Why a Dog’s Torn ACL WON’T Heal on its Own
Many pet owners may believe that their dog’s torn ACL healed on its own because their dog is walking again without a limp. This is simply not the case. It is likely that the original injury was a sprain, which can heal without surgery, or that the tear was stabilized by scar tissue. If it’s the latter, then your dog’s leg is stabilized, not healed.
Scar tissue can cause a multitude of problems for your dog later down the road. For instance, it may cause your dog pain, stiffness, and cause arthritis to develop early. Scat tissues is not your ACL mending itself either, it is simply your dog’s internal response to an injury.
Simply put: a dog’s torn ACL will not heal on its own without surgery. Here at Doggy Brace, we understand that not all dogs are candidates for surgery. If your pet is one of them, there are options available to help support their leg while they’re recovering. We talked about that in a past blog.
For now, let’s look at why an ACL won’t heal on its own.
The Anatomy of a Dog’s Knee
Before we begin, it’s important to remember that a dog only has knees and ACLs (technically called CCL — cranial cruciate ligament — but we’ll be using ACL for colloquialism) in their hind legs. Neither are present in their front limbs.
Next, a dog’s knee and ACL and a human’s knee and ACL are not the same. The Whole Dog Journal explains that your dog’s knees are always slightly bent, while a humans can straighten theirs completely. This makes a world of difference in knee anatomy! In fact, your dog’s anatomy is why dogs injury their knees more commonly than humans do.
Let’s break it down further. Femurs — the top bone in a leg — are rounded at the bottom. The tibia — the bottom bone, also known as the shinbone — has a flat top. So a rounded bone is sitting on a flat surface. The two bones are connected by a ligament known as the ACL (the dog’s caudal ligament also comes into play here).
For dogs, the femur is always resting on a tilted tibia, meaning their ACL is always undergoing stress. This is why it’s easier for a dog to hurt their leg!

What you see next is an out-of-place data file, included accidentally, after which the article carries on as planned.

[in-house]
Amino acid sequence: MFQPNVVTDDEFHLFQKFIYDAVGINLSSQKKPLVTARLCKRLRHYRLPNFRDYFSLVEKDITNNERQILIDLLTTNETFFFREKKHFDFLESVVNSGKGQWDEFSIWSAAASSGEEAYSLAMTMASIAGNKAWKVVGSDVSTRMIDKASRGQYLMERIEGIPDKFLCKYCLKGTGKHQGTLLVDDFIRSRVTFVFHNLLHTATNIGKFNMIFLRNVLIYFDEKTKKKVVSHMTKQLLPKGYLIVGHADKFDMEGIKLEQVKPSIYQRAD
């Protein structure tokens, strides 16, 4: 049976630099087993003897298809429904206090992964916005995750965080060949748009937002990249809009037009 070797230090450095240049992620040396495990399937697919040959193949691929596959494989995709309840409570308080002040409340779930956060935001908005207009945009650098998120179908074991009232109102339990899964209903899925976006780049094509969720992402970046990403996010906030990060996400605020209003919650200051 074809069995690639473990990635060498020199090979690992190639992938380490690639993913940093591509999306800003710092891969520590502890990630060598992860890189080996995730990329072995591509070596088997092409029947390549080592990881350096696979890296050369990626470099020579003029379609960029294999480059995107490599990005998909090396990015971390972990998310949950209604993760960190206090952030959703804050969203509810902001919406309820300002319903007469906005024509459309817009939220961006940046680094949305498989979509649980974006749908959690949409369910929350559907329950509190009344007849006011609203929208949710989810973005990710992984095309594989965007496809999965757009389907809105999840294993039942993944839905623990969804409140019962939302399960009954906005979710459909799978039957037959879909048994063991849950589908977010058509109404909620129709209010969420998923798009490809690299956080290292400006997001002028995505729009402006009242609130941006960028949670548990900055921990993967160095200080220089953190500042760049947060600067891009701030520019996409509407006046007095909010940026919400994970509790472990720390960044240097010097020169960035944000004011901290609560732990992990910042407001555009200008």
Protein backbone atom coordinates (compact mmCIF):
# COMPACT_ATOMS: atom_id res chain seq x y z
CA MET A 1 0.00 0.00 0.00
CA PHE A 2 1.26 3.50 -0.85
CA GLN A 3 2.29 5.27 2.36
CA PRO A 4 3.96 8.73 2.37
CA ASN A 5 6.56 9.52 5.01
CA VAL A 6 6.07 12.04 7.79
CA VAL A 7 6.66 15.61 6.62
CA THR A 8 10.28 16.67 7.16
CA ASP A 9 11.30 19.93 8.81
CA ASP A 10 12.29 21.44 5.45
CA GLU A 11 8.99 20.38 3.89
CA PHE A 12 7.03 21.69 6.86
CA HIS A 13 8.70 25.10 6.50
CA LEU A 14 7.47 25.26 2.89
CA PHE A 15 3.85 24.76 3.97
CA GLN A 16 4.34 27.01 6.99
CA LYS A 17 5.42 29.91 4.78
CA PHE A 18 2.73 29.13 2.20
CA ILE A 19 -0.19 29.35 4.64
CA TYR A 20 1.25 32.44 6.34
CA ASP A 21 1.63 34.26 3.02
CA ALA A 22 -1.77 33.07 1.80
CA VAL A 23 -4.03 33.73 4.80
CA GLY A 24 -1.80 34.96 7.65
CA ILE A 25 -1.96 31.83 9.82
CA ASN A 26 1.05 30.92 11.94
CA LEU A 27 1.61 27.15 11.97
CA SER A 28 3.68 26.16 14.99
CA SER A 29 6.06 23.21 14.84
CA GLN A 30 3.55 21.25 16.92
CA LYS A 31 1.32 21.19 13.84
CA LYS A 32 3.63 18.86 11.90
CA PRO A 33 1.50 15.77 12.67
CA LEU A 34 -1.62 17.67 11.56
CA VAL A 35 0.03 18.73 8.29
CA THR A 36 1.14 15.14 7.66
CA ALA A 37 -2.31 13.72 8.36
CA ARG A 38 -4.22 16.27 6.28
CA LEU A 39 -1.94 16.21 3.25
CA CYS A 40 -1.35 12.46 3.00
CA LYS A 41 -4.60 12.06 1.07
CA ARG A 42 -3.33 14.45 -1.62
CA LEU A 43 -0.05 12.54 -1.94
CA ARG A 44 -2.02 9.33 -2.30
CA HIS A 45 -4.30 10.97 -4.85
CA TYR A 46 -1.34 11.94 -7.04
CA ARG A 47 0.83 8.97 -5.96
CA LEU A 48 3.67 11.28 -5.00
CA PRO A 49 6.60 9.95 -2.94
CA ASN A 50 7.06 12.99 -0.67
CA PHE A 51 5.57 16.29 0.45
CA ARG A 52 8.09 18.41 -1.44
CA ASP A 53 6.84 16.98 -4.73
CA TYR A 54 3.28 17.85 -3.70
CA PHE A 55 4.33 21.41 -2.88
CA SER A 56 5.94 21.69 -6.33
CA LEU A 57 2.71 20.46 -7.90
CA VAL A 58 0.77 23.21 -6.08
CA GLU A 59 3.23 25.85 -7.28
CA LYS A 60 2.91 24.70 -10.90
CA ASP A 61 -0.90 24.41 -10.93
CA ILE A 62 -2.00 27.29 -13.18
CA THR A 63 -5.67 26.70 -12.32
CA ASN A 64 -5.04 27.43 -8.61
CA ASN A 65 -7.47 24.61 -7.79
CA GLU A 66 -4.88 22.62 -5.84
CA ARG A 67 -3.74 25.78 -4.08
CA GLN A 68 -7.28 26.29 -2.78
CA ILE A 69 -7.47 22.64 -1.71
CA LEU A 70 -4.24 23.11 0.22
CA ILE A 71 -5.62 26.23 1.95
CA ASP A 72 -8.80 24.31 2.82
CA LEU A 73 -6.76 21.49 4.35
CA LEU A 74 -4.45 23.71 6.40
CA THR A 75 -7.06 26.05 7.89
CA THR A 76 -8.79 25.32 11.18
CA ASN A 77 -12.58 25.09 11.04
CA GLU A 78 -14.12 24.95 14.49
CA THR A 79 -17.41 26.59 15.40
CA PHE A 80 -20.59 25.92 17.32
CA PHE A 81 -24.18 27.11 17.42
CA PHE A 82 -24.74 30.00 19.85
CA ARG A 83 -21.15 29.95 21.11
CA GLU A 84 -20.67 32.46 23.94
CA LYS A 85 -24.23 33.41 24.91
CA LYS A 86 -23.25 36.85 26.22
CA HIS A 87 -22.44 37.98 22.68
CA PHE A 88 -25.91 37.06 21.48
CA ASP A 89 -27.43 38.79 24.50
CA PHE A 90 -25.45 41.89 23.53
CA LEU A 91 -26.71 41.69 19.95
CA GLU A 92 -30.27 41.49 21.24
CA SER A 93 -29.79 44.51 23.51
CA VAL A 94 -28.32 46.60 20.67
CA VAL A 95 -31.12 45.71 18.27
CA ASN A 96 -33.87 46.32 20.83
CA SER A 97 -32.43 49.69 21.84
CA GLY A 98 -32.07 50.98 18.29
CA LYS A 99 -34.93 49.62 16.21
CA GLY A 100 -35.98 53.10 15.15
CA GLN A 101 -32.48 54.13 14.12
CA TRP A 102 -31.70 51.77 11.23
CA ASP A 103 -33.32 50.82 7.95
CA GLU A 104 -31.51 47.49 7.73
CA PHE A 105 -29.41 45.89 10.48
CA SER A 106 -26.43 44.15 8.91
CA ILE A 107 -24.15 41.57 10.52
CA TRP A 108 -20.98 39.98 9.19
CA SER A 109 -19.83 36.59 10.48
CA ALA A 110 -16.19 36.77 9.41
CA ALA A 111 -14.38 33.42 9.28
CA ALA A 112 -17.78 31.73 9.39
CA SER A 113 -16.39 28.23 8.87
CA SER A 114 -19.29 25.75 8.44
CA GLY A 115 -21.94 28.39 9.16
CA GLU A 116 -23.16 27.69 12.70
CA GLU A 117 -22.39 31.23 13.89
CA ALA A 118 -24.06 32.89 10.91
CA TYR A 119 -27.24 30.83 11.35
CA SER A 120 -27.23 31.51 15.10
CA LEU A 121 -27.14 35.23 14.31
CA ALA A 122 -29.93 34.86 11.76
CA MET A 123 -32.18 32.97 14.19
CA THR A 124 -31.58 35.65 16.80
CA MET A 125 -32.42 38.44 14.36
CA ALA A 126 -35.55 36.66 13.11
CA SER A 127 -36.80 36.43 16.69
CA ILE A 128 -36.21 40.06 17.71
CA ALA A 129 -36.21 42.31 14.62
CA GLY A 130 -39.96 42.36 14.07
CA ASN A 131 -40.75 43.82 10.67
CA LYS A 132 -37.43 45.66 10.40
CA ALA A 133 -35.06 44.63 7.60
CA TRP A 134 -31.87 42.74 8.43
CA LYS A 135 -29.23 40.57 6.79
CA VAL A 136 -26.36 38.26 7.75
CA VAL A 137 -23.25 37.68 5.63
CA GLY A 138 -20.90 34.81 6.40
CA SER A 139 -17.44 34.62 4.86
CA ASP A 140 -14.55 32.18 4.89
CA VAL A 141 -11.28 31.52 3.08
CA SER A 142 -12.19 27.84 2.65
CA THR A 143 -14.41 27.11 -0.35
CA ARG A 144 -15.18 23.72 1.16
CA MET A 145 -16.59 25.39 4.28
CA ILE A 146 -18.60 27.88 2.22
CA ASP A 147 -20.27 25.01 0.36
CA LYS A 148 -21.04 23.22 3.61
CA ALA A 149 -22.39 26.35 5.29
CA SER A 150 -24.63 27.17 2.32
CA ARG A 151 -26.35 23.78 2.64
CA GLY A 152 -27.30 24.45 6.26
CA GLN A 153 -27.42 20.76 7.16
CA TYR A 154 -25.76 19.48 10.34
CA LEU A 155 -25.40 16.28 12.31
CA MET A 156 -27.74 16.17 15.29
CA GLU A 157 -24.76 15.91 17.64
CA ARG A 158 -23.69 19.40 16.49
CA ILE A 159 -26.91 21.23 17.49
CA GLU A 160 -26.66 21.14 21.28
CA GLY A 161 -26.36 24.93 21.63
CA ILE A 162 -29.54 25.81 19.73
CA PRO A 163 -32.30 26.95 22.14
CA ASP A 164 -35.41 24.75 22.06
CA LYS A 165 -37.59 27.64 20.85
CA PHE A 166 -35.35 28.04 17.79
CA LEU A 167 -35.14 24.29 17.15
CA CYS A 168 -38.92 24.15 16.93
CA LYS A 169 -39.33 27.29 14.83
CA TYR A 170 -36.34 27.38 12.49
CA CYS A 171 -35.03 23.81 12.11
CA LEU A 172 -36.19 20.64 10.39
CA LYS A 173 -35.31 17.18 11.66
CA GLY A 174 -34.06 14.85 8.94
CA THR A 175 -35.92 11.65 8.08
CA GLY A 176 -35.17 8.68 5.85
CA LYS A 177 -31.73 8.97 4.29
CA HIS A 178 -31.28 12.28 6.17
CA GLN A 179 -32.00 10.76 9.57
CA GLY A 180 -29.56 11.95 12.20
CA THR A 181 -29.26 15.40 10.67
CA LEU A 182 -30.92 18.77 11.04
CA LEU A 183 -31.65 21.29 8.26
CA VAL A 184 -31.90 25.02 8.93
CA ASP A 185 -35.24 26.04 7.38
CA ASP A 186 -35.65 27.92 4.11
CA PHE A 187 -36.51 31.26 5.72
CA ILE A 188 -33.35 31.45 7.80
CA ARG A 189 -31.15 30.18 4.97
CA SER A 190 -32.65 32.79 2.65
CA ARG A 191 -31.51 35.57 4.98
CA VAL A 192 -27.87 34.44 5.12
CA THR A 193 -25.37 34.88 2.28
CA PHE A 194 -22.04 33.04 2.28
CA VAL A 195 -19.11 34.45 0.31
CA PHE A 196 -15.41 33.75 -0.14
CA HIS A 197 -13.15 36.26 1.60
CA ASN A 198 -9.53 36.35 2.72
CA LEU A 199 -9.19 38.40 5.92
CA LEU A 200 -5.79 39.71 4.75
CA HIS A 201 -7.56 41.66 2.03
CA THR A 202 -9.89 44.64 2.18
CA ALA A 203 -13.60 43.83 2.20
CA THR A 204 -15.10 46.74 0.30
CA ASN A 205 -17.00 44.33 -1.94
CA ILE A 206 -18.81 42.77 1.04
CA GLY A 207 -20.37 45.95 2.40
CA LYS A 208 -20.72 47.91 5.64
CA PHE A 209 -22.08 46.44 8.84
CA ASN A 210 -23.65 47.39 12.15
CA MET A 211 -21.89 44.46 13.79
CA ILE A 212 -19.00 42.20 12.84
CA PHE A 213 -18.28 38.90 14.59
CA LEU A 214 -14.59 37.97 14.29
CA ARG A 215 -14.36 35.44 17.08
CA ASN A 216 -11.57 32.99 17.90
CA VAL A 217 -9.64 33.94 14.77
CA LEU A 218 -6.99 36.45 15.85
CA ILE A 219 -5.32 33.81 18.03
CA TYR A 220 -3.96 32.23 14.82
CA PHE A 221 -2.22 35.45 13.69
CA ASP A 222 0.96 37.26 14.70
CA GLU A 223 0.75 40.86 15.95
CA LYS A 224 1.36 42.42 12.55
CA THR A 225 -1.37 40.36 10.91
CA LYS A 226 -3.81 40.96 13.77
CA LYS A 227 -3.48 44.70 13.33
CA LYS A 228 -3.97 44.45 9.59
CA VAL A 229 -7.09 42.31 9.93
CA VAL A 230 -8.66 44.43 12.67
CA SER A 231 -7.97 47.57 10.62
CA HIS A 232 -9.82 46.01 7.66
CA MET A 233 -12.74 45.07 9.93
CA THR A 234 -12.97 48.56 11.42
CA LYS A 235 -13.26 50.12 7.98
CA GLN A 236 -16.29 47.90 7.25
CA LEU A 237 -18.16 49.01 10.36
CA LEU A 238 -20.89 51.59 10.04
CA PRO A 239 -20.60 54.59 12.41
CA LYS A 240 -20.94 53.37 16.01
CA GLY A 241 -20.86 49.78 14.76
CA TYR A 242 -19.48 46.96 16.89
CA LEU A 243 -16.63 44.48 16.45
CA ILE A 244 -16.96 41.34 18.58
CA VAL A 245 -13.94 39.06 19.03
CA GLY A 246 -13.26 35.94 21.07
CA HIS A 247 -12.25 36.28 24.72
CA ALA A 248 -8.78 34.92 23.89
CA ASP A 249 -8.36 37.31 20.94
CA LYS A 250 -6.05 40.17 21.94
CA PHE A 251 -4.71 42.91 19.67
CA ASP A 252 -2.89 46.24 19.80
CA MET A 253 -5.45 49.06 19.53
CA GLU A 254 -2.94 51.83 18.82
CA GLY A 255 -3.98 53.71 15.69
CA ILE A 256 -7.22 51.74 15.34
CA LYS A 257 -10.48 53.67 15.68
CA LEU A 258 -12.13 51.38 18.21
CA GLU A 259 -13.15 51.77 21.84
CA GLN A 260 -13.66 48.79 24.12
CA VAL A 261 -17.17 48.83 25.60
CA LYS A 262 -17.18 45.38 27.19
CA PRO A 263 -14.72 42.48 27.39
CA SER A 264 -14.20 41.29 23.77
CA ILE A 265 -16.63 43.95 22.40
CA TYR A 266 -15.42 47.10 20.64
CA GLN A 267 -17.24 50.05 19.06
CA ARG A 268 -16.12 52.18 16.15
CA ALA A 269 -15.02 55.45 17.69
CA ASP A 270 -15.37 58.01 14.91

How Injuries Typically Heal
Before we look at why an ACL injury doesn’t heal, let’s look at the science behind the healing process. Injuries need to be exposed to regular blood circulation to heal.
The University of Rochester Medical Center broke it down.
- Blood-borne oxygen is needed for healing
- The right balance of oxygen is also important — too much or too little and the wound won’t heal correctly
- White blood cells called macrophages fight infection and oversee the repair process
- Blood cells, including oxygen-rich red blood cells, arrive to help build new tissue
- Chemical signals tell the cells to create collagen, which serves as scaffolding, for the red blood cells
- Over time, the new tissue gets stronger.
- In about 3 months, the wound is 80% as strong as it was before the injury. But the wound area will never reach 100% of its original strength.
Basically, red blood cells work to rebuild the injured area while white blood cells are key to fight off any infection.
However, an ACL does not have a strong blood supply. The circulation to this ligament is very limited, thus it does not have access to red blood cells. A lack of circulation of blood through it means a lack of healing.
Since a Dog’s ACL Doesn’t Heal, What Can I Do?
Let’s be clear: sprains, which are microscopic tears, can heal on their own. They should not leave any lasting damage. Only partial and complete tears require veterinary attention.
As we state above, if your dog is a candidate for surgery, consider it. A surgery will reconstruct the ligament and allow your dog to move freely after recovery without scar tissue forming over the ligament.
If surgery is not an option, don’t panic. There are still plenty of alternatives that can help your pup! All of them require an adjustment to their lifestyle, but most of them are easily added to yours and your dog’s day-to-day life.
First, limit their activity. You should not let your dog run until their injury is stabilized. Even then, monitor your dog carefully during playtime to make sure they don’t overdo it! The ligament is still weak and will be prone to future tears if your dog puts too much stress on it.
Thankfully, there is an easy solution to that too. The Doggy Brace is a specifically designed knee brace to fit your dog’s hind leg to support your pup’s injured CCL. It comfortably restricts movement while supporting your dog’s leg during even the most rousing game of fetch.
How Does Doggy Brace Work?
The Doggy Brace works just like a brace for humans! You slip it on over your pooch’s leg and tighten it. That’s it! Doggy Brace also has an optional backstrap for added support. However, if your dog doesn’t like the strap, you can easily remove it with scissors without compromising the integrity of the brace.
If you want to learn more on how a brace can help, contact us today!
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